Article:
The 30-year-old enjoyed spells under Hodgson at Viking Stavanger and later Fulham, where he was a key member of the side which reached the Europa League final in 2010.
Hangeland revealed that Hodgson's lengthy training sessions had been considered "boring" by some of his Fulham team-mates but stressed that they soon reaped the rewards on the pitch.
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"Roy's attitude is that individual players should always sacrifice themselves for the good of the team, and that will be his main challenge as England manager," Hangeland told The Guardian.
"His main strength is the way he organises a team. The way he plays is all about the shape of the team, you have to be compact, and he demands that everyone knows his job. At both Viking and Fulham he made a team much stronger than the sum of its parts.
"Some of the lads at Fulham used to say his training sessions were boring because they were so repetitive but after a while we all understood.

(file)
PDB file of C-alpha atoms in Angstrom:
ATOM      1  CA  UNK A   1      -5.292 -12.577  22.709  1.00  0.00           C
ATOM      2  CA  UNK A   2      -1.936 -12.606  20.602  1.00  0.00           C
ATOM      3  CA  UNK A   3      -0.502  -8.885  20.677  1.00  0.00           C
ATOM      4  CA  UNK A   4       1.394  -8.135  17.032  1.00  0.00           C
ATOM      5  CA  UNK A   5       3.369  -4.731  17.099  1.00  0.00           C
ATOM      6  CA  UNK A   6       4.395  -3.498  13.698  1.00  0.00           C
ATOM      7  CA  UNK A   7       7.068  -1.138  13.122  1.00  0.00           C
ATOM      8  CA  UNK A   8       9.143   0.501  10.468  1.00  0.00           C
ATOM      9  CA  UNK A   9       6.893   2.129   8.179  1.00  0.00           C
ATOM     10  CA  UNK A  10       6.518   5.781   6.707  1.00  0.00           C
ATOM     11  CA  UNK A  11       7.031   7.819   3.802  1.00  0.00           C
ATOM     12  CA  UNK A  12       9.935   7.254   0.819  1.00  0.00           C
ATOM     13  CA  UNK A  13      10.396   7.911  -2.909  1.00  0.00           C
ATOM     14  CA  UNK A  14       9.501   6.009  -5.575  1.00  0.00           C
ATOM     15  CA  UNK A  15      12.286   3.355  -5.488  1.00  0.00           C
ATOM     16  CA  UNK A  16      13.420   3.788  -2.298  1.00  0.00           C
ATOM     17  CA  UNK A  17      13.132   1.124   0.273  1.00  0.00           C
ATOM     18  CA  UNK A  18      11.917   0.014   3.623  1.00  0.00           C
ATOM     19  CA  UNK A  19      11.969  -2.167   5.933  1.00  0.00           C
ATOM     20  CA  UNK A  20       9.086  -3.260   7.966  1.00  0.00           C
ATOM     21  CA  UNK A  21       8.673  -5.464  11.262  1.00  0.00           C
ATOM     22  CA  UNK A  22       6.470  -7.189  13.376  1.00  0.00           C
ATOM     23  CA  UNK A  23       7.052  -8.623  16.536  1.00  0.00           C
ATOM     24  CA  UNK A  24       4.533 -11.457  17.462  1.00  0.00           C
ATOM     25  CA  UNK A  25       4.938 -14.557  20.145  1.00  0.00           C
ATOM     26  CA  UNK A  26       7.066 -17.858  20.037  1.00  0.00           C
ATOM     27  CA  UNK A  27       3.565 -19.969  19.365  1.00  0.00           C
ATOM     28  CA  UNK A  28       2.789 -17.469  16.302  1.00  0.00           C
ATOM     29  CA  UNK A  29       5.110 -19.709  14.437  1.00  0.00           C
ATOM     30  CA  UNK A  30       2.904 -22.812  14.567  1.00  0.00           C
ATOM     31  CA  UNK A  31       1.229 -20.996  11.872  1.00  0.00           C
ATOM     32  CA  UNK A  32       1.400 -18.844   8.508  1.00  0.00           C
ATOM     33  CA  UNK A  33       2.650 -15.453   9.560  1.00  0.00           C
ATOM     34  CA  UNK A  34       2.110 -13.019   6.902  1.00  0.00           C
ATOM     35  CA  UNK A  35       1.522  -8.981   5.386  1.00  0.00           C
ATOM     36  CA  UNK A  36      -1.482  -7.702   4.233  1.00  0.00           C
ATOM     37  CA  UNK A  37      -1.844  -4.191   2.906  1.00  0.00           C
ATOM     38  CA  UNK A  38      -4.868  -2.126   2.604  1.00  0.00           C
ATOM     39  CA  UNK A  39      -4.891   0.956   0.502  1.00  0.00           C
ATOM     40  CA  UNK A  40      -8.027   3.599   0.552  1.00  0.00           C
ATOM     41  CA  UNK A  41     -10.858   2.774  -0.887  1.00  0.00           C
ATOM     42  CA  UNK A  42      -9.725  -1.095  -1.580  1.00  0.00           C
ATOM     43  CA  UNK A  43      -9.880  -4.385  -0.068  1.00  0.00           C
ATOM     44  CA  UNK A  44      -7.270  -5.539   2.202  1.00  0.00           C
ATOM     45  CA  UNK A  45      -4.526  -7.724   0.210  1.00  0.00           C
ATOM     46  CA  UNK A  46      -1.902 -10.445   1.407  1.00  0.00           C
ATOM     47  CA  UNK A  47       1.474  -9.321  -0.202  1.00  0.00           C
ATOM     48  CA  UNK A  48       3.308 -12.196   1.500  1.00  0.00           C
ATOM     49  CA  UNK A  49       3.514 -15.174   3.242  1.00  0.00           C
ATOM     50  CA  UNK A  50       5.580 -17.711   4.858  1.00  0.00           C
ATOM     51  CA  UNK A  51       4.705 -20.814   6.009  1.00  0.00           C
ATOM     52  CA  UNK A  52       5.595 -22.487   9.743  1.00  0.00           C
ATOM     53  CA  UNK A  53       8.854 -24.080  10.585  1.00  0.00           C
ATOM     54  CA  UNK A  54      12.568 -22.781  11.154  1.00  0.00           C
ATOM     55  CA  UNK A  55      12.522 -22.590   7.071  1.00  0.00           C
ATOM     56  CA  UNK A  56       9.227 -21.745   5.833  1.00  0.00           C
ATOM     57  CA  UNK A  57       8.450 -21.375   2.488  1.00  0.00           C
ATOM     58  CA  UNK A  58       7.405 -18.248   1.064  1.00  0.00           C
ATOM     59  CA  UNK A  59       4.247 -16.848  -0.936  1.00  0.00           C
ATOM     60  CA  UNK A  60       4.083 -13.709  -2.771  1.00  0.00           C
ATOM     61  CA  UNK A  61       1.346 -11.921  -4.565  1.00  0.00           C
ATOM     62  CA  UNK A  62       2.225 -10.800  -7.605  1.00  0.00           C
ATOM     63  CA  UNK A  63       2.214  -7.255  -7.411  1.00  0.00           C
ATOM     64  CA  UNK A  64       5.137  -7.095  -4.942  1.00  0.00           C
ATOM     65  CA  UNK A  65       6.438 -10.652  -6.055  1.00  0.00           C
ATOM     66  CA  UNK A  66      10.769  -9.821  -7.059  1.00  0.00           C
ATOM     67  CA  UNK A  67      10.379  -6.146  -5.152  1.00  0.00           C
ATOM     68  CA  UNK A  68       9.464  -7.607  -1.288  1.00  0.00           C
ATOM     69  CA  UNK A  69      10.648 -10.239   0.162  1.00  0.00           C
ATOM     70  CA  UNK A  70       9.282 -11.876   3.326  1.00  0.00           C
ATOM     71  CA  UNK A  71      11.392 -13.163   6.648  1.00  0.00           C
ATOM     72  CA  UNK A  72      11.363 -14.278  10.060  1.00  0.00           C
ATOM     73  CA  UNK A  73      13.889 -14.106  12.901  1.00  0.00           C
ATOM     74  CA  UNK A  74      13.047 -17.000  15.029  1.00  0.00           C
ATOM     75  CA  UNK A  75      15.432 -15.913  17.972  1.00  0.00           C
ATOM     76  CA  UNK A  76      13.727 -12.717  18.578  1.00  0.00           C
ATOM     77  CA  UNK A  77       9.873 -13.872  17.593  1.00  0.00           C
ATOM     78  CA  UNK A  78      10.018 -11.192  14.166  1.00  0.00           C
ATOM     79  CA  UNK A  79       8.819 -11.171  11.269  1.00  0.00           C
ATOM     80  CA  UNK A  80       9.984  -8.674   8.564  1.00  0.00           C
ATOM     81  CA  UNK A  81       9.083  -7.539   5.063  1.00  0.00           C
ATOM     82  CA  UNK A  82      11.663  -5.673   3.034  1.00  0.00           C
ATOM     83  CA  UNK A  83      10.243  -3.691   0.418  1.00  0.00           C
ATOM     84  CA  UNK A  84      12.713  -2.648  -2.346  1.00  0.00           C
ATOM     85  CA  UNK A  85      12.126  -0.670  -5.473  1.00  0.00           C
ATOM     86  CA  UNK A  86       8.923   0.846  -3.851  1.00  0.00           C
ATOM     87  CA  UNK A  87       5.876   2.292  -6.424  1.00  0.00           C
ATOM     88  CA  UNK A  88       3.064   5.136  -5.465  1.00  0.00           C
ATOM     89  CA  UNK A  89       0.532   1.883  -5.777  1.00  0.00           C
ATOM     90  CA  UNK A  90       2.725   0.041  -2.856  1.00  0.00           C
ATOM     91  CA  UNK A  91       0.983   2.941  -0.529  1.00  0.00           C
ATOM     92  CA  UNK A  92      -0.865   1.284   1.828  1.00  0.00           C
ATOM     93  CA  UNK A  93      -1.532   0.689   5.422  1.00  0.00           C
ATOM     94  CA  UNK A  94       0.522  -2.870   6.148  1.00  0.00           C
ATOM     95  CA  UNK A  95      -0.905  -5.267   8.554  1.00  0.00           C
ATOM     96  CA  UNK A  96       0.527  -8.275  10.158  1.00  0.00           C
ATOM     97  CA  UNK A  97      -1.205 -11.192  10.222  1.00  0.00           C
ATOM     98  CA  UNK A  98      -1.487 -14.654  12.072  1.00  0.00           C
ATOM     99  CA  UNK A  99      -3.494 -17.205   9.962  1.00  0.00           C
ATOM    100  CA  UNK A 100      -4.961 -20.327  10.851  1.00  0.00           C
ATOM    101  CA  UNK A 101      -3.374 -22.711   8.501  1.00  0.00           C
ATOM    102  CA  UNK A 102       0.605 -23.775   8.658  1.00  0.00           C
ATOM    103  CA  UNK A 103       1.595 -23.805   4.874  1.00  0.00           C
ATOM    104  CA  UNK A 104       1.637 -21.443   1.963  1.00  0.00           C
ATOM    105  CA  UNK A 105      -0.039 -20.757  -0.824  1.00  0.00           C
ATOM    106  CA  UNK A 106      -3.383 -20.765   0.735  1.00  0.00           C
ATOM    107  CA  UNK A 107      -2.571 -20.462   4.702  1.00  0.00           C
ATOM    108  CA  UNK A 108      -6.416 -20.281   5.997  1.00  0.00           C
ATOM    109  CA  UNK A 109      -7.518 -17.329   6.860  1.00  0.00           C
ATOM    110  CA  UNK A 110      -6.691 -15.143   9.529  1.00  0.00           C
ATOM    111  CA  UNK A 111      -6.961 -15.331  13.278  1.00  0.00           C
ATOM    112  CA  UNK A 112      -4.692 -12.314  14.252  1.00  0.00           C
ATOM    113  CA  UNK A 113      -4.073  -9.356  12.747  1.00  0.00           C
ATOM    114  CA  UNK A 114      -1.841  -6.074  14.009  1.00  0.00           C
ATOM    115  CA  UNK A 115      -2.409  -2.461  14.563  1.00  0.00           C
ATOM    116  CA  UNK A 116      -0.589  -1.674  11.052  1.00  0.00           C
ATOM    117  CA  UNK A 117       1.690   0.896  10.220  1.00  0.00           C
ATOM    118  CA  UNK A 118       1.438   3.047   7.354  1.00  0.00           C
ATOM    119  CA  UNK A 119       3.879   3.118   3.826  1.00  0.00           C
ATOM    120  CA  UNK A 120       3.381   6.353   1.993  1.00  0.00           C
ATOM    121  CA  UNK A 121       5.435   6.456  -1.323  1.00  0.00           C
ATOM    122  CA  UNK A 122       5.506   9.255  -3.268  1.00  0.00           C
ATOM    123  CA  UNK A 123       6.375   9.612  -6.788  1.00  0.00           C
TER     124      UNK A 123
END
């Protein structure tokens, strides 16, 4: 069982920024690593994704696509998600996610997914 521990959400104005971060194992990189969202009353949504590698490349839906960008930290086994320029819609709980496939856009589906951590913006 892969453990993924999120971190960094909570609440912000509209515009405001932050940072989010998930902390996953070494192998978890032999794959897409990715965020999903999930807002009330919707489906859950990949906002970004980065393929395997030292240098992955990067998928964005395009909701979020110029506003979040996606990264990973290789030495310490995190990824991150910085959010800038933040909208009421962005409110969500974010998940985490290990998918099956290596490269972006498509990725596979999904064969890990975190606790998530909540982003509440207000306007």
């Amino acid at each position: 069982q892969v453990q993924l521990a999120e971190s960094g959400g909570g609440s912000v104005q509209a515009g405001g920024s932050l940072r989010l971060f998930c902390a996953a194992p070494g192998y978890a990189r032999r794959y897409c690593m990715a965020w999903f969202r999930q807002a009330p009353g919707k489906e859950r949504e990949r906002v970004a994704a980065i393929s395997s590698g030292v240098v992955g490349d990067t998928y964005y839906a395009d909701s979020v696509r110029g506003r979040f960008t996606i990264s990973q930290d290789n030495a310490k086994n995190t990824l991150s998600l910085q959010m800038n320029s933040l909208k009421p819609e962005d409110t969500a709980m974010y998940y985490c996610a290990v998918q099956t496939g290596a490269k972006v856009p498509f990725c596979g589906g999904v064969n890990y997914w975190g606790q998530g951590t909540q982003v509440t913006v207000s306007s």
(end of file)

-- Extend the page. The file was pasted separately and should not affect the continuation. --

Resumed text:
"When the hard work starts showing with positive results then you become happy to do whatever the manager wants."The Fulham defender also believes that moulding the current England squad into a coherent unit could be harder for Hodgson that it was in his previous jobs.
"He has some great players to choose from but the job is about moulding them into a team," he continued.
"I'd say that's much harder to do with the England team than it is for a club like Fulham. England have some top players but they don't always play well as a team. If he can achieve that, they will have an outside chance [at Euro 2012].
"He'll be pragmatic and try to get the most he can out of them. It could take some time before they reach their maximum level under Roy but they don't really have time: they have to crack on and see how it goes. That's where he's probably happy to have really good players. It's his job to make them gel."